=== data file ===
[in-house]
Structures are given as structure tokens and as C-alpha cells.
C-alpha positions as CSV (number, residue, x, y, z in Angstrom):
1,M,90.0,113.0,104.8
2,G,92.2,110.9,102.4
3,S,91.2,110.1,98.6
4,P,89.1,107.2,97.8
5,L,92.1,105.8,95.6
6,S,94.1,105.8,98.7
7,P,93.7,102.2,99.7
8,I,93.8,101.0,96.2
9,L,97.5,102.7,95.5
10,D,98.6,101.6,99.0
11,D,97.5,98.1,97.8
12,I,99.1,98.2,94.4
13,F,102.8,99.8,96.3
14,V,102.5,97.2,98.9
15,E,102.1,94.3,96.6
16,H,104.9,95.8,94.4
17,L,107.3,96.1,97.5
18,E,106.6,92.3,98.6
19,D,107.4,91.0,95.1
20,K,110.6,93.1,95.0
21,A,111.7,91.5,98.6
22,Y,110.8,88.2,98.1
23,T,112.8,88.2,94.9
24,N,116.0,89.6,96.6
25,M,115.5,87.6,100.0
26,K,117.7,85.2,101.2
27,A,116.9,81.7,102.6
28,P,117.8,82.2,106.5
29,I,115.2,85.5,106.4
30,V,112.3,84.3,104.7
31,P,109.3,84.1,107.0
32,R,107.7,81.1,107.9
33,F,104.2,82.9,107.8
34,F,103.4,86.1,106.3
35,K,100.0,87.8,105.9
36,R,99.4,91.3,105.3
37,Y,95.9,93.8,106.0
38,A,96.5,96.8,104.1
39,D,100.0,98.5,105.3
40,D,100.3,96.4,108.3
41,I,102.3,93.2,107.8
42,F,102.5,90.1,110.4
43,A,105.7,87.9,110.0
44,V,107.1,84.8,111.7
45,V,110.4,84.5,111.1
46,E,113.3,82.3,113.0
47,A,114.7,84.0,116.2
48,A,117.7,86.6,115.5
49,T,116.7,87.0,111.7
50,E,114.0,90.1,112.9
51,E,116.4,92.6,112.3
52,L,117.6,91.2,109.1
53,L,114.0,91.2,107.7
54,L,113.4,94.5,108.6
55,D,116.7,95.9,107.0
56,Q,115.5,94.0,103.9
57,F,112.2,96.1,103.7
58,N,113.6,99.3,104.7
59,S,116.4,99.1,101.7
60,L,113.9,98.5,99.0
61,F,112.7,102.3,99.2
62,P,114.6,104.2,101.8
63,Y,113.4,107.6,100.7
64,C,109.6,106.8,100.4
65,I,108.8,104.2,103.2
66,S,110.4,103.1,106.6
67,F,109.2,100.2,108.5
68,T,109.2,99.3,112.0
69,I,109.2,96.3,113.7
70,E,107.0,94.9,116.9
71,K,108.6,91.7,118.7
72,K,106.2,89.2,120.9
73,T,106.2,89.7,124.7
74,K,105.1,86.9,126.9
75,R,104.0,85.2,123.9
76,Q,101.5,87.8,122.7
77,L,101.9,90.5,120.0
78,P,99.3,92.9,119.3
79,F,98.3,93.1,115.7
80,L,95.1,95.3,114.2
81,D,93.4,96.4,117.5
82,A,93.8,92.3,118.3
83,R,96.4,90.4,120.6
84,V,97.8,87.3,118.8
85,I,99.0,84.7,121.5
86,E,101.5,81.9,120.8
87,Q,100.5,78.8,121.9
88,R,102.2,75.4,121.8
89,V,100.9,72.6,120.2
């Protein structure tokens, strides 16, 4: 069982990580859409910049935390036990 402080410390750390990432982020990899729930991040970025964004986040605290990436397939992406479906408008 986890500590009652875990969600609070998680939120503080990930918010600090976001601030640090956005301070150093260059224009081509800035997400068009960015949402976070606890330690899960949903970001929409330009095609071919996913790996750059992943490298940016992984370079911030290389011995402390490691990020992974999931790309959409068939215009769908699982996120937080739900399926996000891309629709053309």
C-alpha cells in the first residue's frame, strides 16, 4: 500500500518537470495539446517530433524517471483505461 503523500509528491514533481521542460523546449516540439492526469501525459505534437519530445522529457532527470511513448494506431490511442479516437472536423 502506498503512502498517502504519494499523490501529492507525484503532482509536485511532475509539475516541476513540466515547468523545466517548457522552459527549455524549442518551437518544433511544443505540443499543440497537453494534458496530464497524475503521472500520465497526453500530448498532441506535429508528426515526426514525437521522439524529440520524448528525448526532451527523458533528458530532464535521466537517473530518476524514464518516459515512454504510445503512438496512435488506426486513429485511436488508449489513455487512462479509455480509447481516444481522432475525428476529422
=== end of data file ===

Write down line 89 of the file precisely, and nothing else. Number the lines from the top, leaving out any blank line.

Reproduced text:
86,E,101.5,81.9,120.8